The seasonal pick-up in demand for eggs in the second half of the year has failed to materialise.
As a result prices have fallen below levels of the previous year for the first time since January. Ironically, this follows something of a boom during early lockdown, when people across Europe baked more and so used more eggs.
Prices are down by as much as 10% in major egg-producing member states, including Germany, Poland and the Netherlands. This is down to supply and demand being out of balance as egg production has risen in the EU while demand has fallen and exports have stalled while imports of eggs into the EU have remained unchanged.
Meanwhile, to lose one agriculture minister might be unfortunate but to lose two looks like carelessness – if the Oscar Wilde quotation can be extended!
The new Irish government has just seen the resignation of its second agriculture minister in a few months.
The first, Barry Cowen, was forced to resign days after the coalition government was formed over a drink-drive controversy in the past.
Now his replacement, Dara Calleary, has been forced to do the same.
In his case it was over his attendance at a golfing dinner in the west of Ireland, where strict Irish rules on the numbers that can meet indoors were broken.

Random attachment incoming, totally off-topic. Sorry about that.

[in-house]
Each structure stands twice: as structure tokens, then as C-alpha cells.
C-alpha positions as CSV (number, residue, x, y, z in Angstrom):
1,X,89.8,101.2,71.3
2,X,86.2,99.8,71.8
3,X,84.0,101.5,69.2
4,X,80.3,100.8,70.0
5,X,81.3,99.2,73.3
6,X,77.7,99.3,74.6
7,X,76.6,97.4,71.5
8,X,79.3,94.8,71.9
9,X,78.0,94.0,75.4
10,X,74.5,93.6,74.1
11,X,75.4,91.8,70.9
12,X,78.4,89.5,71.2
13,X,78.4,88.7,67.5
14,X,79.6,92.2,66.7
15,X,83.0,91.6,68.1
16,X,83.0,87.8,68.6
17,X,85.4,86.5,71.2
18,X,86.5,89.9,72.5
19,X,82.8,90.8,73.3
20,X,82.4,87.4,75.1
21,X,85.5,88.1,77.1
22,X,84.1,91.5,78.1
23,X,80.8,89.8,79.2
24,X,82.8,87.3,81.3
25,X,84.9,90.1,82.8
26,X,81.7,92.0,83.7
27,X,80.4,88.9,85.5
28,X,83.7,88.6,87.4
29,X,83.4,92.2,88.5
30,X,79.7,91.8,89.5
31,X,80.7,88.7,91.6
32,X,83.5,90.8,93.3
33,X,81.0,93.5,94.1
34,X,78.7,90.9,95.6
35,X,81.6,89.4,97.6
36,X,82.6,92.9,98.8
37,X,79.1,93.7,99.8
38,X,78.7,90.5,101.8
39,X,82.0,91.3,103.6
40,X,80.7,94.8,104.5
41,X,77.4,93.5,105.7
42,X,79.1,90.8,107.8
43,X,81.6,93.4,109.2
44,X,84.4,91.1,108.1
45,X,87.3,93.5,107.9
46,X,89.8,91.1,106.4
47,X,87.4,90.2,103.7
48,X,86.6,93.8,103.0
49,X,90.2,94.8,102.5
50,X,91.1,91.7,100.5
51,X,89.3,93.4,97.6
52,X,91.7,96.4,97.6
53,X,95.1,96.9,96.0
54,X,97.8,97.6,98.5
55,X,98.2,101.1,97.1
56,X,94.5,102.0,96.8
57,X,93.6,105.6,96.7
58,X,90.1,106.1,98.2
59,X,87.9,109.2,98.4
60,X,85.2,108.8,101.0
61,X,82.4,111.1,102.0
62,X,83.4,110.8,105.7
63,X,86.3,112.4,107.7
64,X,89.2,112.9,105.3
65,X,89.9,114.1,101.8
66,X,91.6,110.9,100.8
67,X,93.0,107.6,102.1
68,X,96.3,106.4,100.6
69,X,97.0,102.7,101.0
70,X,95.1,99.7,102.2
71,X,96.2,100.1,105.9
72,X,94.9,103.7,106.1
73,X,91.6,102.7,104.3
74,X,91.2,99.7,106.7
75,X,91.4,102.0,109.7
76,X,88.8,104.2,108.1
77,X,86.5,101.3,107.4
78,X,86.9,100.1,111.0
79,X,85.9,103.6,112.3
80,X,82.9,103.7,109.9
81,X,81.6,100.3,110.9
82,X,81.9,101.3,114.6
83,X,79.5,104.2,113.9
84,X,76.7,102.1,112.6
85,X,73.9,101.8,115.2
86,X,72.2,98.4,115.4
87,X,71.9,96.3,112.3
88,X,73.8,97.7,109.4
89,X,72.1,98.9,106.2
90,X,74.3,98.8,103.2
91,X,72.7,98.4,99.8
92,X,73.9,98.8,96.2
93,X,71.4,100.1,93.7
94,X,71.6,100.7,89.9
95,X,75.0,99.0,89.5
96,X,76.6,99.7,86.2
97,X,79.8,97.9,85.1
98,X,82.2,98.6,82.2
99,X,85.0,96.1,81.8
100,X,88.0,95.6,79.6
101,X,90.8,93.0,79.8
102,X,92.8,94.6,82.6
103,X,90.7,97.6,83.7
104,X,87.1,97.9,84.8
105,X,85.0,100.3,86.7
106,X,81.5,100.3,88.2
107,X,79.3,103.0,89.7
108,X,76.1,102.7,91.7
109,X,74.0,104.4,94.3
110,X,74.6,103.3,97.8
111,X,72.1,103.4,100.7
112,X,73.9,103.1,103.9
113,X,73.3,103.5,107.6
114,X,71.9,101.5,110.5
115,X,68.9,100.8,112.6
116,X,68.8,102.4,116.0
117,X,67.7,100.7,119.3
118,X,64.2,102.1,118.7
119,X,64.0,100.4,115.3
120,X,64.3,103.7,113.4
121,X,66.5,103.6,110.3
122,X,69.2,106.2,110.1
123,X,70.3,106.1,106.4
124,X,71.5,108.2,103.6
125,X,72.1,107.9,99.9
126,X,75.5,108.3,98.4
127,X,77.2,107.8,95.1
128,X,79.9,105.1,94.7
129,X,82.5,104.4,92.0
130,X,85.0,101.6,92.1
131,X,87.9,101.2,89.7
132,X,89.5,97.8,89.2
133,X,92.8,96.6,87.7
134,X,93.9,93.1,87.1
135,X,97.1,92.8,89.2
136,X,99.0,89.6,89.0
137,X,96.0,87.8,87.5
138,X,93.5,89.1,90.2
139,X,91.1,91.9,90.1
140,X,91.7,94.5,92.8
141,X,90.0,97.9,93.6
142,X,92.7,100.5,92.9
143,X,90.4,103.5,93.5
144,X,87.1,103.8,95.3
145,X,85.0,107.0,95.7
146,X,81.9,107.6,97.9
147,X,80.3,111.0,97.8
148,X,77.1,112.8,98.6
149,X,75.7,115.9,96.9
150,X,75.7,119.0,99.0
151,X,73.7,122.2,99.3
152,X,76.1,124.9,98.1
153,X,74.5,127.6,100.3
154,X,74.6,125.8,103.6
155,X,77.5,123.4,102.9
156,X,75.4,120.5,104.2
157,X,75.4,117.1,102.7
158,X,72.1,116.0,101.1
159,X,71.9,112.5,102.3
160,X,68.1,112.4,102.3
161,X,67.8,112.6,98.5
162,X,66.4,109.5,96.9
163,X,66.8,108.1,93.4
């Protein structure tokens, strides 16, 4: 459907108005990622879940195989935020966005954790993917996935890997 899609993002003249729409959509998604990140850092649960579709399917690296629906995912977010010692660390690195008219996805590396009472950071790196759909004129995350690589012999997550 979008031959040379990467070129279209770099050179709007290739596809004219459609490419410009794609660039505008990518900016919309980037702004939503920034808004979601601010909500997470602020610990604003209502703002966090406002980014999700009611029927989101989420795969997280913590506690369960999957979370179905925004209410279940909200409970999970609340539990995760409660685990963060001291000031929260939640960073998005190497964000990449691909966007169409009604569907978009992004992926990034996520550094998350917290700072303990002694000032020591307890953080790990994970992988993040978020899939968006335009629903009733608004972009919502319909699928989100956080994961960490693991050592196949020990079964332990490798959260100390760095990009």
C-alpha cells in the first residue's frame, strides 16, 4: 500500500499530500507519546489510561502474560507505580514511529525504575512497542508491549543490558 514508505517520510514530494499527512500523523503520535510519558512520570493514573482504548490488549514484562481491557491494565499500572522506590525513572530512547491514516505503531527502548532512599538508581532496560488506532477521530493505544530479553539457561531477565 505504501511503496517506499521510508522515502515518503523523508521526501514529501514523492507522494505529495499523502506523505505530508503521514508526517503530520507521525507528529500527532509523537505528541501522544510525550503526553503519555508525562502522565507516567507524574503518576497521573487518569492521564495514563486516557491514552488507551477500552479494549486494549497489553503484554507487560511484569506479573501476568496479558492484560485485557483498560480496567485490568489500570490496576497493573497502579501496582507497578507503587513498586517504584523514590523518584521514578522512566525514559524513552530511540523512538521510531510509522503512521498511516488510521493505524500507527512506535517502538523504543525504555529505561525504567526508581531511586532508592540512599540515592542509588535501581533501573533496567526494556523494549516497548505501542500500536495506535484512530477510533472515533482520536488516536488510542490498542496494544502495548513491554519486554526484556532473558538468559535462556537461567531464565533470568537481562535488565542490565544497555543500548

The departure of a second minister comes at a crucial time in the Brexit process, with the Irish agriculture and food industry uniquely exposed due to its reliance on the UK market.
The EU trade commissioner and former farm commissioner Phil Hogan attended the same event and sat at the same table as Calleary.
As for Brexit, next month would be the last opportunity for EU and UK officials to strike a deal if Boris Johnson wants to stick by his commitment that there will be no extension of the transition period beyond December.
The sticking points are all outside agriculture and include fisheries, state aid and competition rules and issues around the role of the European Court in enforcing an agreement.
Any deal would have to be ratified by all 27 EU member states and this is why the end of October is the deadline.
The more conciliatory approach from Downing Street is less about the politics of Brexit than the reality that, with the economy and employment in freefall, the UK cannot afford the shock a no-deal outcome would deliver for businesses.